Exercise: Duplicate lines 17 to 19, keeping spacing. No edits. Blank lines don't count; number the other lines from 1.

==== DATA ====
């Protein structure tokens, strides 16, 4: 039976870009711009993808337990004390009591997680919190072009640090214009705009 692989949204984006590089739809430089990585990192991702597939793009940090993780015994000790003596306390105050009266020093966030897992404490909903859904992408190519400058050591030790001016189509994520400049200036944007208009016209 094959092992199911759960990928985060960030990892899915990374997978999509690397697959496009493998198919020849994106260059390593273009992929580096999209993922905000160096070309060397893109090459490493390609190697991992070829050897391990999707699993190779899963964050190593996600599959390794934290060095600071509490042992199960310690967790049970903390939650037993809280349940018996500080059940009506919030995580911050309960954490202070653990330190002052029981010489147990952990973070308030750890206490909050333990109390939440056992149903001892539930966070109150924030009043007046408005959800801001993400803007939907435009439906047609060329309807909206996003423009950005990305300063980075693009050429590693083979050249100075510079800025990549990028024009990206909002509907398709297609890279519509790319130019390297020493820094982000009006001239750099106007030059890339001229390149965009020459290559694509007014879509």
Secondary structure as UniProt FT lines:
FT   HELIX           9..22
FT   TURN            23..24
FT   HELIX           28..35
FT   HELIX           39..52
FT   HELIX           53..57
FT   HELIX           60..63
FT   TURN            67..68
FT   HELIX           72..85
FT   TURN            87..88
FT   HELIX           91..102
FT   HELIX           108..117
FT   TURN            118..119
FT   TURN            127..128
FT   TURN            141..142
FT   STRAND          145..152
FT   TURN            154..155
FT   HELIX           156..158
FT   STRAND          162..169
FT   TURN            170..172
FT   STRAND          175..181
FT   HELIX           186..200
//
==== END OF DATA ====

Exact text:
FT   STRAND          145..152
FT   TURN            154..155
FT   HELIX           156..158